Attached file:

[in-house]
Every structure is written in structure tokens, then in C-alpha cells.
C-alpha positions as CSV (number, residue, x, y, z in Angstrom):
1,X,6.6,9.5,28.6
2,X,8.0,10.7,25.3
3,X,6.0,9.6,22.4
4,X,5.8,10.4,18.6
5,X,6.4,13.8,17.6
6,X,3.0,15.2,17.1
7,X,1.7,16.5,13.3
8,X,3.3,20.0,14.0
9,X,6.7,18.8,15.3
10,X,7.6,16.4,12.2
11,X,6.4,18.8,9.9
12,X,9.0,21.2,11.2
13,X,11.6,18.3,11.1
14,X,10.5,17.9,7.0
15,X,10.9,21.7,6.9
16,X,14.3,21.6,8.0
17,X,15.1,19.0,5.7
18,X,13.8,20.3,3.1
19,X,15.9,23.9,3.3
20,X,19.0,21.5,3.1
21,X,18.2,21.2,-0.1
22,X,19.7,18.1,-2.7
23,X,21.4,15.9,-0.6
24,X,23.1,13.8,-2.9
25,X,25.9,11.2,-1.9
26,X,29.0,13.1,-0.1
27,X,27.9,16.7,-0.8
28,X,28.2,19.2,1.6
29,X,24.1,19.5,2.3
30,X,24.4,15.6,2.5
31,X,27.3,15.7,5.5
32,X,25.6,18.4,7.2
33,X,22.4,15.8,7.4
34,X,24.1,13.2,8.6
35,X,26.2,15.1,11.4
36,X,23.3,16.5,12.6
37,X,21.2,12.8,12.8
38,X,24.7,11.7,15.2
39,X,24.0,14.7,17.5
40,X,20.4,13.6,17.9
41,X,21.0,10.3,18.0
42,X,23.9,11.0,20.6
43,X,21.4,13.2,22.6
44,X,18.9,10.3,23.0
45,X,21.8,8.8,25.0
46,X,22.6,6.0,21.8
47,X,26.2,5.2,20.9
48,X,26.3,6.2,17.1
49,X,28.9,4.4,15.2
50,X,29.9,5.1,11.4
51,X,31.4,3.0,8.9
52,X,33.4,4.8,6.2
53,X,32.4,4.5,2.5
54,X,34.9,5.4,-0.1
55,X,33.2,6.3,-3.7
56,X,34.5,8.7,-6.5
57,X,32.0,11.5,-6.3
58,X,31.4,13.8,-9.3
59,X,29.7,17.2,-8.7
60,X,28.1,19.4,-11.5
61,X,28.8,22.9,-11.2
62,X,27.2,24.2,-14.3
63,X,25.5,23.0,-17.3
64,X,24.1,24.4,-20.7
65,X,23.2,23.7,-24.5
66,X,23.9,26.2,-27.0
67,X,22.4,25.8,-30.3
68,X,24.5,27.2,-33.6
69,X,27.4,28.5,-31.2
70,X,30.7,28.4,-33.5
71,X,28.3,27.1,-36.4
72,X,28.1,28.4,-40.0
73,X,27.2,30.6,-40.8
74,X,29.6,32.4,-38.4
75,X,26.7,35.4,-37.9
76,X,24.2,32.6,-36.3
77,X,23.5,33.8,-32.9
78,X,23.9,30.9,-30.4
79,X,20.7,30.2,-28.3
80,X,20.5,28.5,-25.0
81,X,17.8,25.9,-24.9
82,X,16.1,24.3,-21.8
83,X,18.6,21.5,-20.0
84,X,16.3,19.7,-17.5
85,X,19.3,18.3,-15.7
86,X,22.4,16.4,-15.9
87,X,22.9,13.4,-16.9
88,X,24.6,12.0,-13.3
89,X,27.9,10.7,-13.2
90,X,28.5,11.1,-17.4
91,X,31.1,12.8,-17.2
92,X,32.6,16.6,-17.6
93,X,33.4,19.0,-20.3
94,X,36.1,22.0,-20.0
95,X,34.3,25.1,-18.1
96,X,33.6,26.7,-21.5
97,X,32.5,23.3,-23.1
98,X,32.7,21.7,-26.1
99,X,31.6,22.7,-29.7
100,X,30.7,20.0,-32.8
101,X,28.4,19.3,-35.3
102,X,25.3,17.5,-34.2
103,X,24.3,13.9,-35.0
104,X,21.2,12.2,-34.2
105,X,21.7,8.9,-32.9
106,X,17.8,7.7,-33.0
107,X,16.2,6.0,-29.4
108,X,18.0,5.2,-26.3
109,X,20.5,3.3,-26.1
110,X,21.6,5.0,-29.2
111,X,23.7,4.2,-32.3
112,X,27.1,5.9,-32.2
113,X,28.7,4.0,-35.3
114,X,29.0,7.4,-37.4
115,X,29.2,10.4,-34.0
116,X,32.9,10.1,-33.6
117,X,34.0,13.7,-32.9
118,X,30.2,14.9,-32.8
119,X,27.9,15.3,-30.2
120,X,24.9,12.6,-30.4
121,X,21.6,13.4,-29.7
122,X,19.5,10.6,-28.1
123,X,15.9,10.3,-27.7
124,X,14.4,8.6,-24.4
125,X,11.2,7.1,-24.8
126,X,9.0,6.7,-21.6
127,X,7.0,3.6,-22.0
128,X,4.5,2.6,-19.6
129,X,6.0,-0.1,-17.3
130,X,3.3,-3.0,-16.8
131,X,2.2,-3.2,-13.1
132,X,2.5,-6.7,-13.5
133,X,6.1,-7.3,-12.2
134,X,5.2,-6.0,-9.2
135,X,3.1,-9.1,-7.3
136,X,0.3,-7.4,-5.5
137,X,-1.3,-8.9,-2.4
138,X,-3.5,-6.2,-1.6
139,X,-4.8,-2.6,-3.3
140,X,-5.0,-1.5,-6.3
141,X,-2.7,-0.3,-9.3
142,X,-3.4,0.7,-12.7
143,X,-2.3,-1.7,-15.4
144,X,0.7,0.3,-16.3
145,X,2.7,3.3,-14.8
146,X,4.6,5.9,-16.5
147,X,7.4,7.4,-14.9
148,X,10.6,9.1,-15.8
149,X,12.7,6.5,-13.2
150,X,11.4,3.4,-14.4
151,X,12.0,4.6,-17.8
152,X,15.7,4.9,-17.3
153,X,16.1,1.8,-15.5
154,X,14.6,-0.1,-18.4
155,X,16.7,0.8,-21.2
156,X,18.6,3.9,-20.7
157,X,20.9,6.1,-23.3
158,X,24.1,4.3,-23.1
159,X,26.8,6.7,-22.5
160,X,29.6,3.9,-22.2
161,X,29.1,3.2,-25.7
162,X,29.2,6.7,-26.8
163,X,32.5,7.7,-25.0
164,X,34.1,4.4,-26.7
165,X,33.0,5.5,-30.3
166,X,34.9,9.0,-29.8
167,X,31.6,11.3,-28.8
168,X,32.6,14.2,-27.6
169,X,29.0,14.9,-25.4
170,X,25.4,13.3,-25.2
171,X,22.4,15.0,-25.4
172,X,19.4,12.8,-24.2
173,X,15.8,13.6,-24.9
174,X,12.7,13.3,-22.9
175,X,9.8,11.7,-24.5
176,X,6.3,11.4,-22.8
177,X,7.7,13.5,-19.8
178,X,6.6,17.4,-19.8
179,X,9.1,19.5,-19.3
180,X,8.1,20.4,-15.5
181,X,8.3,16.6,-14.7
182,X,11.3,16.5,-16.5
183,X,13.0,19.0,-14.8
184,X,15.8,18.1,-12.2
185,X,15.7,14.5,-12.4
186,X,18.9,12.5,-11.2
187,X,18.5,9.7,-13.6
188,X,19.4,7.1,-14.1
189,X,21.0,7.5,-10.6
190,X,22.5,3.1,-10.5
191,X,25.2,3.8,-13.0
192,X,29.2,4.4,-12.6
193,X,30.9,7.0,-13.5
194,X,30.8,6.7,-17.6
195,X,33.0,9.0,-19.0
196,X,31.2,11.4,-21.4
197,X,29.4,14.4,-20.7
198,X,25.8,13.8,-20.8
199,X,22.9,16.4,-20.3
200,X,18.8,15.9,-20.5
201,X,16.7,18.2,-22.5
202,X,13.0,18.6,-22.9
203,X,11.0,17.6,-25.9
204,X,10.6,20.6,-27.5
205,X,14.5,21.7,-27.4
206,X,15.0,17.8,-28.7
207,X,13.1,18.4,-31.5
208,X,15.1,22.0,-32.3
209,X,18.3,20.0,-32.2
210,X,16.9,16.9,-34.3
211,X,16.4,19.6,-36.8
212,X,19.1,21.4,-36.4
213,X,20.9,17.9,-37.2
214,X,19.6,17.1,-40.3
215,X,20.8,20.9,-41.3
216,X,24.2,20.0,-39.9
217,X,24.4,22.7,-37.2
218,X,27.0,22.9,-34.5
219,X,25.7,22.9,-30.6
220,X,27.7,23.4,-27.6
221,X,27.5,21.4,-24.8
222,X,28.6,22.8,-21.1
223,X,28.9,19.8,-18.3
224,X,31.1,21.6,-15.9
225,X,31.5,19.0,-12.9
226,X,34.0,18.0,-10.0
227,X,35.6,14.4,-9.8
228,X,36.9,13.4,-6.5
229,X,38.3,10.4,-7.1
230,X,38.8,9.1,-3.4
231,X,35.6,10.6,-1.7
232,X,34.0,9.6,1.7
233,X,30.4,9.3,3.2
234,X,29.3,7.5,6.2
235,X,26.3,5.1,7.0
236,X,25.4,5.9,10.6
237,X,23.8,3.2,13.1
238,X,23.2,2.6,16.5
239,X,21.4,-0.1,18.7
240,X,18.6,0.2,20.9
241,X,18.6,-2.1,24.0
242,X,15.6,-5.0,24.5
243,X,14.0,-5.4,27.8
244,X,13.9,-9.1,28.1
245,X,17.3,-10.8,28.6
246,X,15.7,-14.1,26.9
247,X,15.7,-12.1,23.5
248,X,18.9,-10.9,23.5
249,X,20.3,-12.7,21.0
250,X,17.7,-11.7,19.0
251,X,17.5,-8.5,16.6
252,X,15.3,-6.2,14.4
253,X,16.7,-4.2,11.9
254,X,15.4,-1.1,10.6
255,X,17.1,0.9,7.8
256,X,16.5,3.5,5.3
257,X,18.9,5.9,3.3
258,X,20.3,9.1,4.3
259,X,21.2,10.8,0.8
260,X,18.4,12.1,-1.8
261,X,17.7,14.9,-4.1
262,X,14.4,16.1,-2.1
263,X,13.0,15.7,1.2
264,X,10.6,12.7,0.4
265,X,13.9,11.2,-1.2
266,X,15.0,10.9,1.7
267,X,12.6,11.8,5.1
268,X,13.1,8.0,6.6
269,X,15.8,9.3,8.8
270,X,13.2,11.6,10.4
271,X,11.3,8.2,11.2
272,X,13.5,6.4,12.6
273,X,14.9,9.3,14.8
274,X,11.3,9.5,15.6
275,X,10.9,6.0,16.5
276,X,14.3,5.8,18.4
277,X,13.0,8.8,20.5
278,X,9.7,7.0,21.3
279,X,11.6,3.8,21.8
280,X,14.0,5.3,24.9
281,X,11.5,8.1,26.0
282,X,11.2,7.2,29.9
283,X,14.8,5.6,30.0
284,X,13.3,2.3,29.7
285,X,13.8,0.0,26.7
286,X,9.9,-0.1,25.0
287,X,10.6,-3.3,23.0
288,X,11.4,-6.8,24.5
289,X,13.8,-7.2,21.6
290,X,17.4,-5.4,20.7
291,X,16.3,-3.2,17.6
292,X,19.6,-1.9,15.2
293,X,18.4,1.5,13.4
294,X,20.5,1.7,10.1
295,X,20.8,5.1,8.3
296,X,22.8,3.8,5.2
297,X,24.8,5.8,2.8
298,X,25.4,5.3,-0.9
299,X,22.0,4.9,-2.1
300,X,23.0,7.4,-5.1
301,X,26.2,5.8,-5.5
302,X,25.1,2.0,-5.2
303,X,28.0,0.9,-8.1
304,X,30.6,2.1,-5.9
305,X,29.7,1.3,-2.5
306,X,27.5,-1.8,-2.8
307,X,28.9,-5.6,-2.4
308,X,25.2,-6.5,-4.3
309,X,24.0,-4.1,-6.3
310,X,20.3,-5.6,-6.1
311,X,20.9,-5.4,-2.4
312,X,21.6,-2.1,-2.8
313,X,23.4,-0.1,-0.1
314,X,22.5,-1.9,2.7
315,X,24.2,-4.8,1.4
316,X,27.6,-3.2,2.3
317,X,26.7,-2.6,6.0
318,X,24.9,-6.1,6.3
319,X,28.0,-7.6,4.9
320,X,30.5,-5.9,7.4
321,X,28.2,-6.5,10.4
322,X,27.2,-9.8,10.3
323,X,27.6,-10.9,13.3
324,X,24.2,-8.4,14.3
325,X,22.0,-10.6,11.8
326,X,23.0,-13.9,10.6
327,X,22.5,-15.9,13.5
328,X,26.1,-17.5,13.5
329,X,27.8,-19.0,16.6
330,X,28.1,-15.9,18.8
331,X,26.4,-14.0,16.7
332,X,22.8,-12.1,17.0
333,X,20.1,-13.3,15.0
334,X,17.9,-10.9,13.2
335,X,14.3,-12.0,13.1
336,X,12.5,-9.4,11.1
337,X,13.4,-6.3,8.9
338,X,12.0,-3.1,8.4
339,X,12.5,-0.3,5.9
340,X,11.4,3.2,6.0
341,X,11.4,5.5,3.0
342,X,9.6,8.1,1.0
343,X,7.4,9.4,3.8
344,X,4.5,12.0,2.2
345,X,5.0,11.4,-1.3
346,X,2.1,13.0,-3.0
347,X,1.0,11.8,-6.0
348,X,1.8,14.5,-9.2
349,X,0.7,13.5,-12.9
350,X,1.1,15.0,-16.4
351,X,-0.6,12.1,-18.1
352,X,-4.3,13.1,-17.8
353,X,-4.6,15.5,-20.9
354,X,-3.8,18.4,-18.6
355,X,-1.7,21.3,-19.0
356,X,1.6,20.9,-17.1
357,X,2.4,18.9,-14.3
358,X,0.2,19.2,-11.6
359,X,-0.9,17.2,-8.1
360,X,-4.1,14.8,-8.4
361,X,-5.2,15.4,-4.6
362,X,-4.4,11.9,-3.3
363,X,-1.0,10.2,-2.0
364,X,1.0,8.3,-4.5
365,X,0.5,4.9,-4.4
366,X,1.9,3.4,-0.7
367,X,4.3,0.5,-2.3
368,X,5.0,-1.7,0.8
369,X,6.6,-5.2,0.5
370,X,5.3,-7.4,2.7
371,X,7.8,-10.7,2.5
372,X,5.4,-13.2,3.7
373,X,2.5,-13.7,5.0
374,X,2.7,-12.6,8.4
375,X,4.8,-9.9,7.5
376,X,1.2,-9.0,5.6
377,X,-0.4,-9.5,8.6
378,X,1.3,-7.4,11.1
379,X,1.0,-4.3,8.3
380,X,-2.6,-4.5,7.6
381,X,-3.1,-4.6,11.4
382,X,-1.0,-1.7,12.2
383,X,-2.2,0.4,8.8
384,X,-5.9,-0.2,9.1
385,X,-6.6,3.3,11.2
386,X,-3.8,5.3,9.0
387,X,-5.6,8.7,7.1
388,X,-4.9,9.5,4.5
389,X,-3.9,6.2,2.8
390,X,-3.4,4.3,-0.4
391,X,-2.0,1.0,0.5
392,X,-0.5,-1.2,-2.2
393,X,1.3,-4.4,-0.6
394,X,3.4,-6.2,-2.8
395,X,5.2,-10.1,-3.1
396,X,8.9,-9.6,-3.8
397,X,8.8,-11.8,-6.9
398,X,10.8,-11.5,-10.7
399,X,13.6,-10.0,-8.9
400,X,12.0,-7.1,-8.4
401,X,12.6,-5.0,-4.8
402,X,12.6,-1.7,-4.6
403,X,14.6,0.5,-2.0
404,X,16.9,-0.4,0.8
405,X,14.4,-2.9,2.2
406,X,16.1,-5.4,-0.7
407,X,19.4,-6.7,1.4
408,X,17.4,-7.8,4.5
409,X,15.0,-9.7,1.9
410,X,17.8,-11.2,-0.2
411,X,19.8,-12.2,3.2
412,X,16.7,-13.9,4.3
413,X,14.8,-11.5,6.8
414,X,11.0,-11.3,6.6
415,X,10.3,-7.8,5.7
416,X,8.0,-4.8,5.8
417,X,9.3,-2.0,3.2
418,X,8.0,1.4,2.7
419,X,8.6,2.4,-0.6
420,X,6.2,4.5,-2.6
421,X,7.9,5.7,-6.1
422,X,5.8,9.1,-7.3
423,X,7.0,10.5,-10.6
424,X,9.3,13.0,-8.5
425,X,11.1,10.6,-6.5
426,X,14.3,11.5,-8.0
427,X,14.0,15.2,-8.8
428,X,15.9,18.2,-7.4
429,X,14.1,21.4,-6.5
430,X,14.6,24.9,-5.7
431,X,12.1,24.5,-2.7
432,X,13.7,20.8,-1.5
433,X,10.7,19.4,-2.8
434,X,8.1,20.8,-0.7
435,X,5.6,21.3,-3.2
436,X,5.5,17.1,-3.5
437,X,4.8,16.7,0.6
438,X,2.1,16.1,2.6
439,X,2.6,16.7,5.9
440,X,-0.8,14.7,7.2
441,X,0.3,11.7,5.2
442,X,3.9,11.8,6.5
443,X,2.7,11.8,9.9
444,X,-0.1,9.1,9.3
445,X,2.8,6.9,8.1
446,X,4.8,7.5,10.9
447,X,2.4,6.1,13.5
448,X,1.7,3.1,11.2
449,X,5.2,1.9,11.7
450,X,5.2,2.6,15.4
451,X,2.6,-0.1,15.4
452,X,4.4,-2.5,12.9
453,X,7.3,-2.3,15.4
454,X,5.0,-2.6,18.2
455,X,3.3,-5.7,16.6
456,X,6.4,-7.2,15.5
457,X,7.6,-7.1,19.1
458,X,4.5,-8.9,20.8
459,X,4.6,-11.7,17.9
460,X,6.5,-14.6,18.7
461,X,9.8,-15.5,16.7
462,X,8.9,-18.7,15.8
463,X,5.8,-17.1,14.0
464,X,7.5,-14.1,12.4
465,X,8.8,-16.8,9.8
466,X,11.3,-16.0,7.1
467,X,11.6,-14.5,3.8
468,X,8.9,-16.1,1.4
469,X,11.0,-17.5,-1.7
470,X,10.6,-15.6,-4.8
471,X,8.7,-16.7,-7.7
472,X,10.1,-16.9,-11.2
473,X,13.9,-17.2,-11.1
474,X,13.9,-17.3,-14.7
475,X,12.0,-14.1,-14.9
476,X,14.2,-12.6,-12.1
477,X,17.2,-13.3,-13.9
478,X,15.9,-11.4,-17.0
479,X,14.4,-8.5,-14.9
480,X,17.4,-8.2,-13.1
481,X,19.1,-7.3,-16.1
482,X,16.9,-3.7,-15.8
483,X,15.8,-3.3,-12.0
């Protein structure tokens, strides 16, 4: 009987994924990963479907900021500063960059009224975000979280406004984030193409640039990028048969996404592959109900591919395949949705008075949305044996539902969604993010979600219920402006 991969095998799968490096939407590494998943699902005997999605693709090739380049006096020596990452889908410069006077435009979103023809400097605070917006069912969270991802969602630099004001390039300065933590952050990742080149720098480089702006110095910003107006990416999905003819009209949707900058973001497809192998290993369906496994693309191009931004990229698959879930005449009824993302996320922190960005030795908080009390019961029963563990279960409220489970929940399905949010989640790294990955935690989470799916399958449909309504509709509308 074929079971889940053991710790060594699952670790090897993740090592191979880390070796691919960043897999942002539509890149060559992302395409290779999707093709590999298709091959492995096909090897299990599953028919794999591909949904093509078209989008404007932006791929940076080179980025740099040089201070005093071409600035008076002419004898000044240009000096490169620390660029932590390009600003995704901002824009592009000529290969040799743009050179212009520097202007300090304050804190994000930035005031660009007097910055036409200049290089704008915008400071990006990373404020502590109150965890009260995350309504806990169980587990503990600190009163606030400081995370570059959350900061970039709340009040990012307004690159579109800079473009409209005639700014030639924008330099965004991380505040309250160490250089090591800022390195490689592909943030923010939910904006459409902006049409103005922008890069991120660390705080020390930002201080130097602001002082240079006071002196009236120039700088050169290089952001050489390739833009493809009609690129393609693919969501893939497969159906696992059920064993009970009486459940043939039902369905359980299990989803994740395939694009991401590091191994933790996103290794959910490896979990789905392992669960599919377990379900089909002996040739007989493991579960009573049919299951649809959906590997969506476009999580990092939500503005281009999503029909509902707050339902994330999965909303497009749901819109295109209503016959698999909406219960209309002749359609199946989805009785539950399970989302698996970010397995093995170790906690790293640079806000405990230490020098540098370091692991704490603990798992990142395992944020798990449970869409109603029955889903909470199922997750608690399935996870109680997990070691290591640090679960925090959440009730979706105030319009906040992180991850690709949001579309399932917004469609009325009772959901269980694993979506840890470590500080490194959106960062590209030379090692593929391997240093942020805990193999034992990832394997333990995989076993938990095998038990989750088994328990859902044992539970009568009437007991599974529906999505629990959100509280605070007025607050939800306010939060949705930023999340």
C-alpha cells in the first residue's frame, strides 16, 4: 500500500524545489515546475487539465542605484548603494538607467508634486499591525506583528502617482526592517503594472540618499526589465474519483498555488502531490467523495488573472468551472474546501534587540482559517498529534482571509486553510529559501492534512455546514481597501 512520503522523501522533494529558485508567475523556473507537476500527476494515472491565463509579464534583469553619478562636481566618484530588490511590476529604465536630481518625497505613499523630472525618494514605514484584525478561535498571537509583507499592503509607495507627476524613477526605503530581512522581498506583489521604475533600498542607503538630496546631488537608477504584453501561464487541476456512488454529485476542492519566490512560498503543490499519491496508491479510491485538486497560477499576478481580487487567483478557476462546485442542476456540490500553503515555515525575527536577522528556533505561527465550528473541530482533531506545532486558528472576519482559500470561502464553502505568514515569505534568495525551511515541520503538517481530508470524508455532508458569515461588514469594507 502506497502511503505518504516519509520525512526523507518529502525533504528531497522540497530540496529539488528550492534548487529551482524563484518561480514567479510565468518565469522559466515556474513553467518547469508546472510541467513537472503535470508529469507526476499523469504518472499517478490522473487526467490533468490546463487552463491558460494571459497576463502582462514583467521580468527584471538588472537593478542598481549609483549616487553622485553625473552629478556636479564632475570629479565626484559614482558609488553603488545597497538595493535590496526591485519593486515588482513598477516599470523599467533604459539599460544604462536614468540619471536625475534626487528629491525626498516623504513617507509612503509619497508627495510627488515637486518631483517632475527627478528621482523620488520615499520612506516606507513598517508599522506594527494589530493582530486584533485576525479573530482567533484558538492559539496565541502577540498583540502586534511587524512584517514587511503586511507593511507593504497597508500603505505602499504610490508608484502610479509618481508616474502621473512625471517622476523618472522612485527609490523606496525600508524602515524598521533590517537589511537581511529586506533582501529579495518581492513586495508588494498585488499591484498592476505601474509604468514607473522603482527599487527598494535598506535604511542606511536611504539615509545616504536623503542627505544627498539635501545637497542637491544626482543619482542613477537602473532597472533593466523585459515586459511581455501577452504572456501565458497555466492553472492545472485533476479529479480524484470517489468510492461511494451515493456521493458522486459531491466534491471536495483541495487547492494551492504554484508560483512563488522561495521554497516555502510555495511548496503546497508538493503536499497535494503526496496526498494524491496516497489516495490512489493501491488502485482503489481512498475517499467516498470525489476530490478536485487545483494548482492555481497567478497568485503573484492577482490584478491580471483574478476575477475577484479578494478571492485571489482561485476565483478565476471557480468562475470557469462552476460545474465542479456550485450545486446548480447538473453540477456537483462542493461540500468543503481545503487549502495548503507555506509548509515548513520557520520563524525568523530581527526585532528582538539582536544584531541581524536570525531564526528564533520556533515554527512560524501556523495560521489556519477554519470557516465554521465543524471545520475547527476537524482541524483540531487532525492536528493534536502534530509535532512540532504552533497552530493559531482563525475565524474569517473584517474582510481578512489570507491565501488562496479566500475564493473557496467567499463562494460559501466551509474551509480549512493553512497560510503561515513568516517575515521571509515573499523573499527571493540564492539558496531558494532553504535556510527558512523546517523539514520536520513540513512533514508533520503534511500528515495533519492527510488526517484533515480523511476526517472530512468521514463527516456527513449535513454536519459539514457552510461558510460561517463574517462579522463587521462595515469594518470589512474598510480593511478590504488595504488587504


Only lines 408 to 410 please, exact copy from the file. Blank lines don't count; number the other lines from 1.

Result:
405,X,14.4,-2.9,2.2
406,X,16.1,-5.4,-0.7
407,X,19.4,-6.7,1.4